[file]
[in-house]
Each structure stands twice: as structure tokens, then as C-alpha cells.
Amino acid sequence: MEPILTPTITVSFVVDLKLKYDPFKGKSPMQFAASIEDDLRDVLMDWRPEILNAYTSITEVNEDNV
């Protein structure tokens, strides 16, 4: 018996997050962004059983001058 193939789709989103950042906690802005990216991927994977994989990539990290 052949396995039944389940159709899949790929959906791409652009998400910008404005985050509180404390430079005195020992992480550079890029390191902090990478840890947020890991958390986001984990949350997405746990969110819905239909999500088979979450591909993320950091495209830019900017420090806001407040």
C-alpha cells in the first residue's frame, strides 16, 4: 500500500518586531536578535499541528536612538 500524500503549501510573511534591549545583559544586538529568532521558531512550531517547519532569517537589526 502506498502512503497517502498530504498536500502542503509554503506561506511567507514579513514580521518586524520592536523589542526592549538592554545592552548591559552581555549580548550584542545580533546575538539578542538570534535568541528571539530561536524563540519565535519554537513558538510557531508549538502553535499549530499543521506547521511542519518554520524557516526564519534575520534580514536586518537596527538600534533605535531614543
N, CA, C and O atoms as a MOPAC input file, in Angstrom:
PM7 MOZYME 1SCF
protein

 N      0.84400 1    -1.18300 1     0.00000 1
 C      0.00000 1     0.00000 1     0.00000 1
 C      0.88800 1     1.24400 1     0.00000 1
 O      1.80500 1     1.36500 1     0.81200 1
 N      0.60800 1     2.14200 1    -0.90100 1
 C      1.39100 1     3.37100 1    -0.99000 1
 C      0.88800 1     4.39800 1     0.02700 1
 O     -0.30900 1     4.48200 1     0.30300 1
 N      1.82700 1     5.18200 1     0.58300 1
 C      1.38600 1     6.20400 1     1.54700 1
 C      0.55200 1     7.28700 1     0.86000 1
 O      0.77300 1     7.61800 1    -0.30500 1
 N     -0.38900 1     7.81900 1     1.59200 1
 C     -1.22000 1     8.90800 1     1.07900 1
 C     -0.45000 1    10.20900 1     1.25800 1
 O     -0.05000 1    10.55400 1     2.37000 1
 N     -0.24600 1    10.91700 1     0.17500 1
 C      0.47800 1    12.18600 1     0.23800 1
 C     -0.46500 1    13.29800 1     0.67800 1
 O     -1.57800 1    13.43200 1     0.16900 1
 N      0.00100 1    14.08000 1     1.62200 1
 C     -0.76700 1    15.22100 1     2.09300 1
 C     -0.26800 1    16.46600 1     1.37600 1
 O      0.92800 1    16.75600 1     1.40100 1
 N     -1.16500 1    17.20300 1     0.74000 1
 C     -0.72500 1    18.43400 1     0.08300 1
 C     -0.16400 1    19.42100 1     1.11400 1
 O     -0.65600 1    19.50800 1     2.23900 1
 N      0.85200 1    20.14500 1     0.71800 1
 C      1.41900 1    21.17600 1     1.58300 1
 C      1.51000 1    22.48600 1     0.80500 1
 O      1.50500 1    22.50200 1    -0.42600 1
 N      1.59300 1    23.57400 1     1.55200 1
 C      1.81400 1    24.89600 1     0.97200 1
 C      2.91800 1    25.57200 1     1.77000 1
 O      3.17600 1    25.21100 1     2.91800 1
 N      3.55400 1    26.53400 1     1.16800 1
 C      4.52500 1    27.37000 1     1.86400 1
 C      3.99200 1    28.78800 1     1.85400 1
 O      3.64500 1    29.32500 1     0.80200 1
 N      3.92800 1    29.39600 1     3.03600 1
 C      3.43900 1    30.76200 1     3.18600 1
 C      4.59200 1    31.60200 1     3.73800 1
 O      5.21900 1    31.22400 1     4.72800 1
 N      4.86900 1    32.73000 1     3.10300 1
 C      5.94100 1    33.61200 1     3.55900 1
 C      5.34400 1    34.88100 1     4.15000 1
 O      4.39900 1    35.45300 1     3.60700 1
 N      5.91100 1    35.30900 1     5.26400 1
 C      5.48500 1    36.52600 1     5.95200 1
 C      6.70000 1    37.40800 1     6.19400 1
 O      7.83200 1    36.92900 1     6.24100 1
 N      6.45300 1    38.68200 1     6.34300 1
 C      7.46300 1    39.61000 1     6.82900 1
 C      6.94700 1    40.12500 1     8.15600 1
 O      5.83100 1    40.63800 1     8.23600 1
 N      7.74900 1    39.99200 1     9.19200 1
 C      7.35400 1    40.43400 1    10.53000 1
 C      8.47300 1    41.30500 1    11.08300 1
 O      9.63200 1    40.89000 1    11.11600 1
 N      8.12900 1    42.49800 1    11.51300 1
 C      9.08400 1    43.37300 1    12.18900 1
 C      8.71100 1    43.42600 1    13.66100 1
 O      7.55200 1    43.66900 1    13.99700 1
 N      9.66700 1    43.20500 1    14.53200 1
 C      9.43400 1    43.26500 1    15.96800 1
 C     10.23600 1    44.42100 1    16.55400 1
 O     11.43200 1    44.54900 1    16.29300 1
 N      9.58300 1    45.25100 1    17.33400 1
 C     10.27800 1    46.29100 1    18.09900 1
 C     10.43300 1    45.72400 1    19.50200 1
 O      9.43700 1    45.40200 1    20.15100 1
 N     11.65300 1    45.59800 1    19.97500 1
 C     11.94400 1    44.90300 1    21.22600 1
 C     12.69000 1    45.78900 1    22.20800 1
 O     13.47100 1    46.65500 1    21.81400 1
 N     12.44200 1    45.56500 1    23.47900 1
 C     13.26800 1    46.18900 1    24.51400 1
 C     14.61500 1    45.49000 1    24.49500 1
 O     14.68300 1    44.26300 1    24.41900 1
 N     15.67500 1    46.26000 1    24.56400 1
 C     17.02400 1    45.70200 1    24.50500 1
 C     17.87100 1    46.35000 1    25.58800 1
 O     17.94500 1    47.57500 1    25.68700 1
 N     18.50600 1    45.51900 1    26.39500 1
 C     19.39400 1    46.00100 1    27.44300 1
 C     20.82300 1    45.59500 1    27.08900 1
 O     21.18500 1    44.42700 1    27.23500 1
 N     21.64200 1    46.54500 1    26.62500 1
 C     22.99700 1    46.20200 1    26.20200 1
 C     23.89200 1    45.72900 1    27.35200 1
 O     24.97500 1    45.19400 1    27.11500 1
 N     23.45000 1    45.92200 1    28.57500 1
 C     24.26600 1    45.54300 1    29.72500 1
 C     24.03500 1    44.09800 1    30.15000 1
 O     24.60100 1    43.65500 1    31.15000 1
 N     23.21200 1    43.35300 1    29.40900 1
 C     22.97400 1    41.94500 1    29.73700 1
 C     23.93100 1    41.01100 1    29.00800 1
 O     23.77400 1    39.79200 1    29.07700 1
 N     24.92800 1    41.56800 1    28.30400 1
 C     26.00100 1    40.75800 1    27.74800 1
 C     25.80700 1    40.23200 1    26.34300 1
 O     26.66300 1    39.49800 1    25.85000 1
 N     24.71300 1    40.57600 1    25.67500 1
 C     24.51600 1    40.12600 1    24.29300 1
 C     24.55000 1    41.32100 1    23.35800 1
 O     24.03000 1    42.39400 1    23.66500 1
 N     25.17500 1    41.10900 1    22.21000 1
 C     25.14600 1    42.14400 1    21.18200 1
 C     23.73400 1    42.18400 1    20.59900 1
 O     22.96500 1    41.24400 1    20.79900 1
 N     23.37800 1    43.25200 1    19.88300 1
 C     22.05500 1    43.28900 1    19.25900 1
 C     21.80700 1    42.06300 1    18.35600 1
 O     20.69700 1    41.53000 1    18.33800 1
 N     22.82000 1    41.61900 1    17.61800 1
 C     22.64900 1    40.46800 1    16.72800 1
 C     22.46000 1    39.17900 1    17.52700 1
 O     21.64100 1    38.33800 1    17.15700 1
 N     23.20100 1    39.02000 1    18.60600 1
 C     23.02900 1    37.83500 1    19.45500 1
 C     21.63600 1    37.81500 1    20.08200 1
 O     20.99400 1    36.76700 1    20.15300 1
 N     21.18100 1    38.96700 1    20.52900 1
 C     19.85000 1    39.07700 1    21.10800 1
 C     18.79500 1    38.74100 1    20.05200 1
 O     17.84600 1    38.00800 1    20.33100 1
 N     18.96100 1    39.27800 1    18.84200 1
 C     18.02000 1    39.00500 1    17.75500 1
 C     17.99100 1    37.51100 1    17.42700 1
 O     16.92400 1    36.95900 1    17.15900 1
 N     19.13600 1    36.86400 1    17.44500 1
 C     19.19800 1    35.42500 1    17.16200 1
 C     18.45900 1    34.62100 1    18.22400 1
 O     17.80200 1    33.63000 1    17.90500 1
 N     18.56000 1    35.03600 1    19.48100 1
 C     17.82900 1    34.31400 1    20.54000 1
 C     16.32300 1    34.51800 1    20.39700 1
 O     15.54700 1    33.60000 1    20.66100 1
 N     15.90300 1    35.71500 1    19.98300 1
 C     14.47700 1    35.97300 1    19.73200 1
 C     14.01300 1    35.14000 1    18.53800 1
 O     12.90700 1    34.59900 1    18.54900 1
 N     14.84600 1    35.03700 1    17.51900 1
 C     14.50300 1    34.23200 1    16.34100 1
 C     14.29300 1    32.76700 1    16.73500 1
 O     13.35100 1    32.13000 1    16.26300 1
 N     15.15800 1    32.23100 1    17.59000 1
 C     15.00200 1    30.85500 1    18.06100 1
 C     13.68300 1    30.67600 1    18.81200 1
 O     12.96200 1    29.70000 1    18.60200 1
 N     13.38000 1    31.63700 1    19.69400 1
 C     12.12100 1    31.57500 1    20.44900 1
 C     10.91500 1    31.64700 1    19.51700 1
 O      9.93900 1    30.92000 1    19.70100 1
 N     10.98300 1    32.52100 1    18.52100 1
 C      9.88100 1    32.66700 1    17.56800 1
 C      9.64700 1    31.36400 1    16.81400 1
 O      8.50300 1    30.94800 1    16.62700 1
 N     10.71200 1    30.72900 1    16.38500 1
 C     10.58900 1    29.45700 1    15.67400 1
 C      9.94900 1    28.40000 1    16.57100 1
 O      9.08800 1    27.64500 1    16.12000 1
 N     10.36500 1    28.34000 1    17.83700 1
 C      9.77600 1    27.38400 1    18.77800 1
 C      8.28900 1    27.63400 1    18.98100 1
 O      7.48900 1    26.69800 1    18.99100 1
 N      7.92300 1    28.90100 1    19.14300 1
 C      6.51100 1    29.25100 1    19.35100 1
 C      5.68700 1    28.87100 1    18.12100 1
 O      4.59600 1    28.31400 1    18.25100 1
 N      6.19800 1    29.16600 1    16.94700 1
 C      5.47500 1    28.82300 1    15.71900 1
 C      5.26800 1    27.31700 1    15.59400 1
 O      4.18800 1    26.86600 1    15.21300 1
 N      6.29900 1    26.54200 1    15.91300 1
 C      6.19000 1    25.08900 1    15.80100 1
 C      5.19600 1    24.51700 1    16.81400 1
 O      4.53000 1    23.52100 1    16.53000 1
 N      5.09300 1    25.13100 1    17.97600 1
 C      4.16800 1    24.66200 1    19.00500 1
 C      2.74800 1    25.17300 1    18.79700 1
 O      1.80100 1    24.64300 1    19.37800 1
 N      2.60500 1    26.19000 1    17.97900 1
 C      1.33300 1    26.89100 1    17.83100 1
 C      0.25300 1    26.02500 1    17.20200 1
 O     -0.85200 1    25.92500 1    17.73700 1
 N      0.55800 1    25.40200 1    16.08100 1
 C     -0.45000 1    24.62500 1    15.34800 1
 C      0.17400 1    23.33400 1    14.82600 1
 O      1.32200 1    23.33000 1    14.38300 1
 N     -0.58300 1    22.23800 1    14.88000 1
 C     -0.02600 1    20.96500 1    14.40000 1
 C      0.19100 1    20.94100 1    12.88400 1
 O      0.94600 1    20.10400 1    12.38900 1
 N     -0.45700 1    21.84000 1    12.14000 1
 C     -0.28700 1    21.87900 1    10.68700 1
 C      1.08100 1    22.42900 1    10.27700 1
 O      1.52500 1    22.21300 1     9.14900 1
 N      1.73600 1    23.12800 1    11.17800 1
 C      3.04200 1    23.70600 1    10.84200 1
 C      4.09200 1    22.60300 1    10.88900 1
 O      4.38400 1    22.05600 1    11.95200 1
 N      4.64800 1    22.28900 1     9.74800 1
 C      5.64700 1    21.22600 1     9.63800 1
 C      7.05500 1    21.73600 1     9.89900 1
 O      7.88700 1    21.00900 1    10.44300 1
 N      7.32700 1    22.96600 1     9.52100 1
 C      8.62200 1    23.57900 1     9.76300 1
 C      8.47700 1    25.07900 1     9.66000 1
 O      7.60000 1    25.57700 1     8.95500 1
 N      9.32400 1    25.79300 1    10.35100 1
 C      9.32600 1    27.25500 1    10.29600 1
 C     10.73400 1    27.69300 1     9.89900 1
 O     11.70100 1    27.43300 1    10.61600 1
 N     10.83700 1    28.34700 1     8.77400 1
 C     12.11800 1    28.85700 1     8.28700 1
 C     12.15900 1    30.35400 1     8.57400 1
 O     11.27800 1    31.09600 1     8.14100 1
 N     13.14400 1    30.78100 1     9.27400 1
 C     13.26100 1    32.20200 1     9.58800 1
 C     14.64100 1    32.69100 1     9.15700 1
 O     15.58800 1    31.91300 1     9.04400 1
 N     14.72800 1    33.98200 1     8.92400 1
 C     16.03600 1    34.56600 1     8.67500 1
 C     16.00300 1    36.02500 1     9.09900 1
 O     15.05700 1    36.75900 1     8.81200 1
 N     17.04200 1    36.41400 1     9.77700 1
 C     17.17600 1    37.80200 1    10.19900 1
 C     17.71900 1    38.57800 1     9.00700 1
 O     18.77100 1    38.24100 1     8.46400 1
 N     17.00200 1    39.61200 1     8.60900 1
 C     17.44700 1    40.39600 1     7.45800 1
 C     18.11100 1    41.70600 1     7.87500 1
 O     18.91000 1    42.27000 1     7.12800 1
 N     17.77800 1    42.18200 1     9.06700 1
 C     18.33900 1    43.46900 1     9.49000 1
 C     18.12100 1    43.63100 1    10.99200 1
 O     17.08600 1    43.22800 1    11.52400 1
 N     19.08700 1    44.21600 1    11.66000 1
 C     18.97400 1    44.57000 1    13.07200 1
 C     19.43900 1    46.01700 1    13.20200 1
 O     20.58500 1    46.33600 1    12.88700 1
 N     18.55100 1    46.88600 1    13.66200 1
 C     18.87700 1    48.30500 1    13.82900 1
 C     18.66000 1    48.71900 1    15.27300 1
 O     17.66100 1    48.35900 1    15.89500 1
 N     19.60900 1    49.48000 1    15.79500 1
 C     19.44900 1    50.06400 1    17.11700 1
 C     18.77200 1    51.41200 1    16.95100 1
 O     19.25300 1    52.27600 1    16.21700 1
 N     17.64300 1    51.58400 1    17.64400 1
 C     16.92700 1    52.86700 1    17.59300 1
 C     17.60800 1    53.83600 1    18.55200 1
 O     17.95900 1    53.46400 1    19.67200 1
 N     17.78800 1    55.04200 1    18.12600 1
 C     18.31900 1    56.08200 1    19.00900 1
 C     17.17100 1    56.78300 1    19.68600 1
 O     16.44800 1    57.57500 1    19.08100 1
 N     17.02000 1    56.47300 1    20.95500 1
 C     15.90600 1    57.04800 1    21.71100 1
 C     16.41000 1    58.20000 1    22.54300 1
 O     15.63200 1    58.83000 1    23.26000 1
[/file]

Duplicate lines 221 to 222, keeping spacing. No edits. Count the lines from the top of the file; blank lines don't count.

 N      9.32400 1    25.79300 1    10.35100 1
 C      9.32600 1    27.25500 1    10.29600 1